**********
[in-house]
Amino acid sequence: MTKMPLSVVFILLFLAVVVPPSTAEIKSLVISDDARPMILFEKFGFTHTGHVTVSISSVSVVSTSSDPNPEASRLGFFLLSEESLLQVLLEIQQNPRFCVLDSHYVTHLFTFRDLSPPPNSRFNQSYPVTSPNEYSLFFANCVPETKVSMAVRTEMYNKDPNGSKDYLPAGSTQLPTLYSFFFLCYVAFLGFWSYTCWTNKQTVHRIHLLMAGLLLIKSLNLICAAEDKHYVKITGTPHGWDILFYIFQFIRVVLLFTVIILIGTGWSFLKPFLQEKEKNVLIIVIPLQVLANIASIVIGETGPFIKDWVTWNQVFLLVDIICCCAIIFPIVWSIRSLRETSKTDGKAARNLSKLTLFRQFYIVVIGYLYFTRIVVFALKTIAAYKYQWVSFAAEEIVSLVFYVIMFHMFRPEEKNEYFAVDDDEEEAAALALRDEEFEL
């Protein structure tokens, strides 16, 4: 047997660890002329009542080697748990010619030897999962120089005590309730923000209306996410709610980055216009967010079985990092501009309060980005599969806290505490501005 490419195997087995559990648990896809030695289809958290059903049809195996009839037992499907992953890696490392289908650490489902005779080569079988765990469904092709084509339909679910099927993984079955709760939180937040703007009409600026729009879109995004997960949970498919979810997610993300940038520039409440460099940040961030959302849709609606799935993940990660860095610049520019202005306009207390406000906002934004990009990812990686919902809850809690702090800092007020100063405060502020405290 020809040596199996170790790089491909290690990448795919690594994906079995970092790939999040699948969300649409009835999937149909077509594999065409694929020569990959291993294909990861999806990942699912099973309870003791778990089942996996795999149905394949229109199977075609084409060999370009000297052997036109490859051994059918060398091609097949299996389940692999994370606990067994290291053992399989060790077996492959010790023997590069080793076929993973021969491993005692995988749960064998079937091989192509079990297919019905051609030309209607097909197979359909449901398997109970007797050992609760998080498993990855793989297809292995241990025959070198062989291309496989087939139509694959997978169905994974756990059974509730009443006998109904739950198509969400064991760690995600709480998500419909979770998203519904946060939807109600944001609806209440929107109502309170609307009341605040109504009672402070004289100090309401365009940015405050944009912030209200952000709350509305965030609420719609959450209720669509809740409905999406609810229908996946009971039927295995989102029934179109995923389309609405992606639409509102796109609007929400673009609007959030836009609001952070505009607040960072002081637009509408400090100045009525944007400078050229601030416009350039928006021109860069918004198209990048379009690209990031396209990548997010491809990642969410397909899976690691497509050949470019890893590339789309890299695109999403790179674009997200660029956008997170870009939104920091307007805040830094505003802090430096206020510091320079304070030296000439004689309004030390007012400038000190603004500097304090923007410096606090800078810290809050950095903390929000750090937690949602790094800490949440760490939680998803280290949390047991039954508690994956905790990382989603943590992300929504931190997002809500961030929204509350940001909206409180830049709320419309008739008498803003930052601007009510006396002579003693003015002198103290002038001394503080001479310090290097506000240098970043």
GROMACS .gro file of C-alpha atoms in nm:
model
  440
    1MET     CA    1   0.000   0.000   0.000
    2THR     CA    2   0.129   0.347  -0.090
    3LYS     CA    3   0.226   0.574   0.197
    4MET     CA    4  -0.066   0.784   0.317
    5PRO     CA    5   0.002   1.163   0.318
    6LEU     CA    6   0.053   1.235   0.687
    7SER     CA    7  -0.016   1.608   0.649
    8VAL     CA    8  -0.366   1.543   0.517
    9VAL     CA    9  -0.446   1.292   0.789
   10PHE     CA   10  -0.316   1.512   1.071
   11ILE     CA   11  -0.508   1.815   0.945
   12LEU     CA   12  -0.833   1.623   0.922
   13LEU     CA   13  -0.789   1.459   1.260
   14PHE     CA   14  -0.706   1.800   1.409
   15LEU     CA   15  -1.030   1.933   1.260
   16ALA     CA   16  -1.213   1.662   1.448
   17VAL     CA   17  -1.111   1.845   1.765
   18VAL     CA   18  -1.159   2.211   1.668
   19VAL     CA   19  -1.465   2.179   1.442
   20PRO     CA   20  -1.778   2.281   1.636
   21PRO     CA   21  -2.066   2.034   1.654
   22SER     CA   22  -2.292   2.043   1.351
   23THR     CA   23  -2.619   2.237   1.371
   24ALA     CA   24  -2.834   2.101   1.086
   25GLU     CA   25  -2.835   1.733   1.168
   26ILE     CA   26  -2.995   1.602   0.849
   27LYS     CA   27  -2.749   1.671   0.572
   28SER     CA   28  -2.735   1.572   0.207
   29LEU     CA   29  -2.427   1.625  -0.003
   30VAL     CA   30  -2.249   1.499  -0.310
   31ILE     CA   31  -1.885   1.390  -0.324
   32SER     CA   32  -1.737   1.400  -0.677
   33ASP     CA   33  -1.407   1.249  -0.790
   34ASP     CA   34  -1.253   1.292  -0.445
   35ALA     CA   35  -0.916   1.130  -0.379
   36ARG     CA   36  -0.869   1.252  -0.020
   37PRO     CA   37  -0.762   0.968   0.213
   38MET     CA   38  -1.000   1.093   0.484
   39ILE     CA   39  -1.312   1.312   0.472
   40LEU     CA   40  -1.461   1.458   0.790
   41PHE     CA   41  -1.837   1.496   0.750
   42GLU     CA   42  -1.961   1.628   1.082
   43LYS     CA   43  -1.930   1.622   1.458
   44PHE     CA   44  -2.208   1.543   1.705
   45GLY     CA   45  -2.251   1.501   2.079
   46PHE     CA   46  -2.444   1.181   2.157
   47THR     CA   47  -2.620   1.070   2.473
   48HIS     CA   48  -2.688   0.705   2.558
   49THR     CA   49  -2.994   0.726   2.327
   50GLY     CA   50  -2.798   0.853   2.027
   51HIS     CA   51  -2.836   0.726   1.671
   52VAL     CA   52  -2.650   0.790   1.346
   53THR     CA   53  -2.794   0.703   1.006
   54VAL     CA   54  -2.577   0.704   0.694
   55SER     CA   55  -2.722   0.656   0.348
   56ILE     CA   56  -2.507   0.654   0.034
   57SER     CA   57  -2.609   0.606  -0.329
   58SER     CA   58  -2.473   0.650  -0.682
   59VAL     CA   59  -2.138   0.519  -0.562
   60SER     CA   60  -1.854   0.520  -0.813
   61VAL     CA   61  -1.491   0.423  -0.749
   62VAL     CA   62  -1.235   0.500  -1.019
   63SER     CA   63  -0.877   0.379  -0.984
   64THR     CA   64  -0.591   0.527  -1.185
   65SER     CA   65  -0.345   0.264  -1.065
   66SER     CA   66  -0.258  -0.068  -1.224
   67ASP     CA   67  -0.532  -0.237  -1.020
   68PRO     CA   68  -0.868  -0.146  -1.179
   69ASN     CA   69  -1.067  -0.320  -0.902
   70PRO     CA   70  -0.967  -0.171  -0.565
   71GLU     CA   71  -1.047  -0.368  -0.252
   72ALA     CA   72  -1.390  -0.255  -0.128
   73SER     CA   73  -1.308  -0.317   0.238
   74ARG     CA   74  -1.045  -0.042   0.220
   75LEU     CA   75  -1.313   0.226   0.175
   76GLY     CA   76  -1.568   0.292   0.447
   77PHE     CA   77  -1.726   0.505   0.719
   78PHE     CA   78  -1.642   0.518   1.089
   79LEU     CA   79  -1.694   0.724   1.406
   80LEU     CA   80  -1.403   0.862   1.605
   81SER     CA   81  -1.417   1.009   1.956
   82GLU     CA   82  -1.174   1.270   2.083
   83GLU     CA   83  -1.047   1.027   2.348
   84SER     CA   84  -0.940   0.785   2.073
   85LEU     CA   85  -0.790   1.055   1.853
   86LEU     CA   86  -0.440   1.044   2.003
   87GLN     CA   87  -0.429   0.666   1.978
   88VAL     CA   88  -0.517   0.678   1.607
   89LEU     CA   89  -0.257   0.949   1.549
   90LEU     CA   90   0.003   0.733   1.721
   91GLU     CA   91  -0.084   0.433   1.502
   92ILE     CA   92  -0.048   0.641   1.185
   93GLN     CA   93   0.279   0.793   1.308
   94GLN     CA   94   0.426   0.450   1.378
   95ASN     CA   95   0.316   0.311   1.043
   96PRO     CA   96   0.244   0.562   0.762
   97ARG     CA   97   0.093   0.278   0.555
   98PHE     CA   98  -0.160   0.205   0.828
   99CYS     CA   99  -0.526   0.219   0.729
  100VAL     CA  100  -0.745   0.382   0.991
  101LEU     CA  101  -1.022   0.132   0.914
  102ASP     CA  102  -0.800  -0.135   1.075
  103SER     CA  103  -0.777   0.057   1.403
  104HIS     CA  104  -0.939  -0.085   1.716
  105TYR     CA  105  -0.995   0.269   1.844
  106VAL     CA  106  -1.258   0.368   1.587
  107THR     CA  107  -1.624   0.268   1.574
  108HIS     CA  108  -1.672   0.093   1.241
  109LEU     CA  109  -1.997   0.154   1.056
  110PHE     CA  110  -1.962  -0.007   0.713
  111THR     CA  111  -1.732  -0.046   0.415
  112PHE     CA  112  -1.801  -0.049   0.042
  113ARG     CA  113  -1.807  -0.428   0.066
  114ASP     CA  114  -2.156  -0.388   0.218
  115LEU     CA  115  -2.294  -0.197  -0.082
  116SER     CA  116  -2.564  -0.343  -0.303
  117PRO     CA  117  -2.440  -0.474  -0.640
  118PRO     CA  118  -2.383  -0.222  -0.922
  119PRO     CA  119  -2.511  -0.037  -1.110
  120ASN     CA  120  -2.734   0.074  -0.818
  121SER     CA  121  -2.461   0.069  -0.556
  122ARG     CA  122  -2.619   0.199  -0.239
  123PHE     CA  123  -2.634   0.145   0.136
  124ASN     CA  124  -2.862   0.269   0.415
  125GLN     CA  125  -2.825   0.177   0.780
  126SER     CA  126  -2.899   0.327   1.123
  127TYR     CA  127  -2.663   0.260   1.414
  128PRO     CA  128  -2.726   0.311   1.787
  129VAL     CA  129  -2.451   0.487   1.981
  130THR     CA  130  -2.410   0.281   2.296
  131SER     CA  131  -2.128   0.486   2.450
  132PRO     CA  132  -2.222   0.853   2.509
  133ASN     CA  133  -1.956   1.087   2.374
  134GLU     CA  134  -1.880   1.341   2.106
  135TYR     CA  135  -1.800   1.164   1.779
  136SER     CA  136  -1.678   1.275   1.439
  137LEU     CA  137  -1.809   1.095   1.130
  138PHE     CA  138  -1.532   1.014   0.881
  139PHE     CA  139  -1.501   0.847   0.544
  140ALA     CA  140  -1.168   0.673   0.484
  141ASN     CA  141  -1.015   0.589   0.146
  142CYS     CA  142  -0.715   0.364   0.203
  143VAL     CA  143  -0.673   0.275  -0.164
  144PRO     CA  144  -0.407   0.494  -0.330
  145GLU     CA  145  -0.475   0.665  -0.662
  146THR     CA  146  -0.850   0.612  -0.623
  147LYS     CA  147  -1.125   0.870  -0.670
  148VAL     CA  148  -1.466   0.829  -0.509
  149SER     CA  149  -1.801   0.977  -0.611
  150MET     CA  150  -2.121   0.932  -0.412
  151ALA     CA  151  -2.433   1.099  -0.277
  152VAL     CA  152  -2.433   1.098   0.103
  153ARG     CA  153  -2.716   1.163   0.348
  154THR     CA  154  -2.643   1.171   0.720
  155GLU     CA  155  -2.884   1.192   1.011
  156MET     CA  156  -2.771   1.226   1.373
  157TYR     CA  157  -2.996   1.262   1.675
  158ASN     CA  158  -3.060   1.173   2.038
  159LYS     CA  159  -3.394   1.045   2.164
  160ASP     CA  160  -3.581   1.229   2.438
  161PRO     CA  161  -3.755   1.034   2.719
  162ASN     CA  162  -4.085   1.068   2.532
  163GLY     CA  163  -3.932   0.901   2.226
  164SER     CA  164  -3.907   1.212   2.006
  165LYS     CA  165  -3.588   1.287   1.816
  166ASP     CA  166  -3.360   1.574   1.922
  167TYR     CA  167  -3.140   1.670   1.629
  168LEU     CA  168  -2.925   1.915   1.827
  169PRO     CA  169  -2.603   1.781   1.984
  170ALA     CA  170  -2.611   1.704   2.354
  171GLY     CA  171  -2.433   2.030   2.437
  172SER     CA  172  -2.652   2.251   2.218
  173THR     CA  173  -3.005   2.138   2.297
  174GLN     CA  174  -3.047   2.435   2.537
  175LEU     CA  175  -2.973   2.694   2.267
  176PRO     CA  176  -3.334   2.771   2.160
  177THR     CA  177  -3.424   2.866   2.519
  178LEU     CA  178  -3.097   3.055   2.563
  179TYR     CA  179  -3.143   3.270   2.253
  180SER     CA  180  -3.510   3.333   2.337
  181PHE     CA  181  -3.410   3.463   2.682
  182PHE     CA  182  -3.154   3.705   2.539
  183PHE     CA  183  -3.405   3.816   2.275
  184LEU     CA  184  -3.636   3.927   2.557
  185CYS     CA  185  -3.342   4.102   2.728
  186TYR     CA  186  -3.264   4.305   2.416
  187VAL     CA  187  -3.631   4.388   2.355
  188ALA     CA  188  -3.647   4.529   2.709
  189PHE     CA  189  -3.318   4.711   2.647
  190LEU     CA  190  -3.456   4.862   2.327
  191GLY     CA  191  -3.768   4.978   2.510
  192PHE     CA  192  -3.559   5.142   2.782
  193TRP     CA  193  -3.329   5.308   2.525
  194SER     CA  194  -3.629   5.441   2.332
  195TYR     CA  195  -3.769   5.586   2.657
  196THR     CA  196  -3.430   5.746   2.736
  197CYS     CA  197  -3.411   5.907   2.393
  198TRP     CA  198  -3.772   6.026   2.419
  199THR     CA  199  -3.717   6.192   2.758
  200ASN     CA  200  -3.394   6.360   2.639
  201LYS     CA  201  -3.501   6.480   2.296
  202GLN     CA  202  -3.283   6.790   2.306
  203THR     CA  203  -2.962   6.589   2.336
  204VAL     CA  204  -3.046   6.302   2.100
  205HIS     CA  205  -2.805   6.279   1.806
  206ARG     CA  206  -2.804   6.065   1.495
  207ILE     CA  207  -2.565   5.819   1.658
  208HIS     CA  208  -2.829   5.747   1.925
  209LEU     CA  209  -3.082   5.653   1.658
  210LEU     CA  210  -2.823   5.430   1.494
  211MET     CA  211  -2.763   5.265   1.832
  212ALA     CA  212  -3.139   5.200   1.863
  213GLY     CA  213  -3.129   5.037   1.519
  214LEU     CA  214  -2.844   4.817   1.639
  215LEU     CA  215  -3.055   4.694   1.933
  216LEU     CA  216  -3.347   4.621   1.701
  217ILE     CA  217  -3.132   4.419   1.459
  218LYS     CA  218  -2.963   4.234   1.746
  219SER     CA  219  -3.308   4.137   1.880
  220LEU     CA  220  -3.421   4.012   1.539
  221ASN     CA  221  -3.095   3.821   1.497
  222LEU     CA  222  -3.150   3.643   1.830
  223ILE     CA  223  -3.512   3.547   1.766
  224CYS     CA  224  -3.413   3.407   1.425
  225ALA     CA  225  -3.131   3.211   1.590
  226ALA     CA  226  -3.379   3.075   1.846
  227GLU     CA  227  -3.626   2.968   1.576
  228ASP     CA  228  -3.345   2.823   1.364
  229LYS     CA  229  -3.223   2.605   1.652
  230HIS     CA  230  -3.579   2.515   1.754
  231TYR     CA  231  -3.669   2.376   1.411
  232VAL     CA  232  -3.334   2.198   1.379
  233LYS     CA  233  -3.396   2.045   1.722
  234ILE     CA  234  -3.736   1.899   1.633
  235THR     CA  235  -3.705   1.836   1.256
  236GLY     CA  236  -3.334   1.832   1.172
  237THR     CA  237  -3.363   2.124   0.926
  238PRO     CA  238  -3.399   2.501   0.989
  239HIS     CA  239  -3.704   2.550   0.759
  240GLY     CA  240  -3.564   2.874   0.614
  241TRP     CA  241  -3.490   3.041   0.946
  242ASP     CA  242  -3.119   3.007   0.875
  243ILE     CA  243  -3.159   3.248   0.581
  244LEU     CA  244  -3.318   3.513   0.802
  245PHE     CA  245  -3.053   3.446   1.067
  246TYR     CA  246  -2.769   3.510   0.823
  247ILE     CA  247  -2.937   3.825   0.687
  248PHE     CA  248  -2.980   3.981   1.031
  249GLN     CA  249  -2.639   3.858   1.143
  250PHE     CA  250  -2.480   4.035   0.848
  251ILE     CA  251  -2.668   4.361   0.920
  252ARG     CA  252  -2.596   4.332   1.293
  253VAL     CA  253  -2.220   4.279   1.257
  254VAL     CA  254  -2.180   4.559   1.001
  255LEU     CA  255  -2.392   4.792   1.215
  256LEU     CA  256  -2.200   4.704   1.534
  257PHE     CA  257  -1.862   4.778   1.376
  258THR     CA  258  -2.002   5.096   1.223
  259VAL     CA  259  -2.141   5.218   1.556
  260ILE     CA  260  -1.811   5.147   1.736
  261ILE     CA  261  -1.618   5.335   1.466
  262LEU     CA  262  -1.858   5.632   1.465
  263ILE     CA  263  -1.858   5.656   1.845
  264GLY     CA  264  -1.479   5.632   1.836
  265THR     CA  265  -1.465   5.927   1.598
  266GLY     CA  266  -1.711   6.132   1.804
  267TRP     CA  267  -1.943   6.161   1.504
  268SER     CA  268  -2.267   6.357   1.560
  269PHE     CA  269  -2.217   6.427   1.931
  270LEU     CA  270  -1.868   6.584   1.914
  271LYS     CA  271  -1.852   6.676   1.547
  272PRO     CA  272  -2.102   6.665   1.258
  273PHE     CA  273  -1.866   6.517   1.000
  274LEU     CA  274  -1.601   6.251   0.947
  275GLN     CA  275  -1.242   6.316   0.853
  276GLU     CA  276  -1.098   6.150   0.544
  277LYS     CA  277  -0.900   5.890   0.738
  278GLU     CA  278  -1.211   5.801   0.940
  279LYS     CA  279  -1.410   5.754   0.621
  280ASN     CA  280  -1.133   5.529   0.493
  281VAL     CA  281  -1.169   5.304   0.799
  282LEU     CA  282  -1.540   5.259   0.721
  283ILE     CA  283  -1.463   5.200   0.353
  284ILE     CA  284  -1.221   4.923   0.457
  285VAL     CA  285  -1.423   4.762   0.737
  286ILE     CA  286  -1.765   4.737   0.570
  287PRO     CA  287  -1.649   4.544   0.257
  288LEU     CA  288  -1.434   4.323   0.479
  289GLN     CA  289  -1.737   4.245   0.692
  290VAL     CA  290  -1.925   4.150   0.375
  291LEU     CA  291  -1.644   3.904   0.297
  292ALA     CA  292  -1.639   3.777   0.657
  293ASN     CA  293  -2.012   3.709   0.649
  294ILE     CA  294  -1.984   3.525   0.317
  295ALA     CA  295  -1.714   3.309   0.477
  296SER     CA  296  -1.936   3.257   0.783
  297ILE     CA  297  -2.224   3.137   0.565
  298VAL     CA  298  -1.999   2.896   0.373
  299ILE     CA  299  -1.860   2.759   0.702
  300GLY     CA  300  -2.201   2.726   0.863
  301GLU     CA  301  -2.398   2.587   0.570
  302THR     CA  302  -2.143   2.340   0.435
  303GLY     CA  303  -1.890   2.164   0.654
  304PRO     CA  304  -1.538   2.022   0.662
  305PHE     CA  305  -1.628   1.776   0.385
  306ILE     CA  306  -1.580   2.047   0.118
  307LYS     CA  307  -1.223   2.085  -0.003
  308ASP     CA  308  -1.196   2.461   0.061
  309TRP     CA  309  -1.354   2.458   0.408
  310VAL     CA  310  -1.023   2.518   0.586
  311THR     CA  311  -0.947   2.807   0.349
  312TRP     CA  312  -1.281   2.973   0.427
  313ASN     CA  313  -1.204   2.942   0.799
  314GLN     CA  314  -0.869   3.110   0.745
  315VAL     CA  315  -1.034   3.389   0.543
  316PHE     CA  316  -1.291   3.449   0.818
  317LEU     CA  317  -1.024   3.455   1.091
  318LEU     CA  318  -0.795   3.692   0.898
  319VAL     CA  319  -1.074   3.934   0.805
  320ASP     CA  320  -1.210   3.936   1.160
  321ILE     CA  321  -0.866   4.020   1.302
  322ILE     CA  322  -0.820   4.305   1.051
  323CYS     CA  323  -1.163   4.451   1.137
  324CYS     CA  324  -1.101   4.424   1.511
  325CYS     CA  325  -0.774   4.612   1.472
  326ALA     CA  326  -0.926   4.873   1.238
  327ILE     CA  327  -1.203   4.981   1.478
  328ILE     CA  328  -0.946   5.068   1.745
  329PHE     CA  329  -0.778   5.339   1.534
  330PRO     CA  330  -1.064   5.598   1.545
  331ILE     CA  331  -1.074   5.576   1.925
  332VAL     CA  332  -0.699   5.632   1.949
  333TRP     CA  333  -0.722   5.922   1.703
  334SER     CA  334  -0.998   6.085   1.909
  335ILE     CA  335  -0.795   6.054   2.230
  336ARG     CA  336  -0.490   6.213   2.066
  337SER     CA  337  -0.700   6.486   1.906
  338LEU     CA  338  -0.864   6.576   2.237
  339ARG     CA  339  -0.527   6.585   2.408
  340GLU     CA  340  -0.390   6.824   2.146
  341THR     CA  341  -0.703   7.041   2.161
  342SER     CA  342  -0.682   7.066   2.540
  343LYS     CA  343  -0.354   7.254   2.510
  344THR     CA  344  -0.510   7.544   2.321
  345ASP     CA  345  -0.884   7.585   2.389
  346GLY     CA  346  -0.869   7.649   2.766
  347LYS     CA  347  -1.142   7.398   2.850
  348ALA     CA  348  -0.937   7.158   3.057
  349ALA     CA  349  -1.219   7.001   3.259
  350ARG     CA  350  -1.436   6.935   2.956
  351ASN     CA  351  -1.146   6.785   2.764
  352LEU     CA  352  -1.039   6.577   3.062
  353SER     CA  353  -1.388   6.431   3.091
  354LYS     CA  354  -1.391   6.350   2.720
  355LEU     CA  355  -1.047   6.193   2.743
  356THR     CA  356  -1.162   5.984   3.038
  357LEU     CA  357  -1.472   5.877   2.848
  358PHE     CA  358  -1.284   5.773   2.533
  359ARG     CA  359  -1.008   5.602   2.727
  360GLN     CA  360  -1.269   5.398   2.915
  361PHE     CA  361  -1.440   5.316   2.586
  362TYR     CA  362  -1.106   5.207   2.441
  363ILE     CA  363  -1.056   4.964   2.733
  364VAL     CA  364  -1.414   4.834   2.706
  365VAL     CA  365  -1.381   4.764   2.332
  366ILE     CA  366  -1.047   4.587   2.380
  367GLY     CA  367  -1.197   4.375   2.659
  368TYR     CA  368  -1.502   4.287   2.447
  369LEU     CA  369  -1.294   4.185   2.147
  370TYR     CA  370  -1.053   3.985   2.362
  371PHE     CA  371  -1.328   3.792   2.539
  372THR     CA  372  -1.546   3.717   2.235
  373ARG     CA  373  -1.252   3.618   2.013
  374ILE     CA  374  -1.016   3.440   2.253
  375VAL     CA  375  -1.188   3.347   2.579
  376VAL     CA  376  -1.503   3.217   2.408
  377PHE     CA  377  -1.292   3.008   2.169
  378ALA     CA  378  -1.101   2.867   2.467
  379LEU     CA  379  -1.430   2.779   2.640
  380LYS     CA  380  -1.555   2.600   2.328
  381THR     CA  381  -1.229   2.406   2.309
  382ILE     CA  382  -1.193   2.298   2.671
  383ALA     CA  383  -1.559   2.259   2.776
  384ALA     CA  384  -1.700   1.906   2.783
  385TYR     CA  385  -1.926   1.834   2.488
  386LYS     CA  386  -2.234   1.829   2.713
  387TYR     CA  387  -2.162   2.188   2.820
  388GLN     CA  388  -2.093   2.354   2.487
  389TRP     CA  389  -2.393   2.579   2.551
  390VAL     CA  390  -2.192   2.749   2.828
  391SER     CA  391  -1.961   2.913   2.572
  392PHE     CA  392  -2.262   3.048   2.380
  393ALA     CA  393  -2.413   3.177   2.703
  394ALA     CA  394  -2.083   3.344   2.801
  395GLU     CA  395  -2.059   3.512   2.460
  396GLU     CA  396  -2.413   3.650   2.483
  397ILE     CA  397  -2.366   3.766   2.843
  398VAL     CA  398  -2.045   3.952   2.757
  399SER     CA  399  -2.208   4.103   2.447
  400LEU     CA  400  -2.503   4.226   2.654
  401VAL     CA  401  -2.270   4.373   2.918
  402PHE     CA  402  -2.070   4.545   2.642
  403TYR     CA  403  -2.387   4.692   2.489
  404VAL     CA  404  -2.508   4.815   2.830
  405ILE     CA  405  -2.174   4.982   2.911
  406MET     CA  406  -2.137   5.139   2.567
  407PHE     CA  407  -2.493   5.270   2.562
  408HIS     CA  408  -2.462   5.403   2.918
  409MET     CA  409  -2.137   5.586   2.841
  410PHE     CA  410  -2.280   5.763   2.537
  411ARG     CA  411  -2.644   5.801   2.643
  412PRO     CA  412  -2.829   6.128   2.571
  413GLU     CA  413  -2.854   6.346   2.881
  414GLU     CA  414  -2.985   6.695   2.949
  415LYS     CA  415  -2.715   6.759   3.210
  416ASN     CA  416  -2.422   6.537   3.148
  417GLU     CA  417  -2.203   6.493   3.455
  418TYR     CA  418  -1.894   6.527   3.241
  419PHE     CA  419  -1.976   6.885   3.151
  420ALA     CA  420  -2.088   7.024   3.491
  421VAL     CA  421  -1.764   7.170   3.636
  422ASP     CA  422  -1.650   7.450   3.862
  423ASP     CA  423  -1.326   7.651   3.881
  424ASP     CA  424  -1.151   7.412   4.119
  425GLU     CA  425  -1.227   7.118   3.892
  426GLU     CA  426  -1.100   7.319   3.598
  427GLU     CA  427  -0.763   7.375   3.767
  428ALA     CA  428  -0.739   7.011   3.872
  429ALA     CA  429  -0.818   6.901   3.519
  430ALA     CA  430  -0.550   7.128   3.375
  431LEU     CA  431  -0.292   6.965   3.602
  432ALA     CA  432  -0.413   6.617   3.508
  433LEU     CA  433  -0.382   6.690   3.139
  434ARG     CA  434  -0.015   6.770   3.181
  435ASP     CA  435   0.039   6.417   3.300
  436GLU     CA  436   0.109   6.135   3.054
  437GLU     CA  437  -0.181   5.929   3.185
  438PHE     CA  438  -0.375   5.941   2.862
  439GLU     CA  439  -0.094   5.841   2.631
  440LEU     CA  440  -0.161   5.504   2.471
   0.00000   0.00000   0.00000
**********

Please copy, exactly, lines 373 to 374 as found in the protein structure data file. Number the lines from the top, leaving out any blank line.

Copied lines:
  367GLY     CA  367  -1.197   4.375   2.659
  368TYR     CA  368  -1.502   4.287   2.447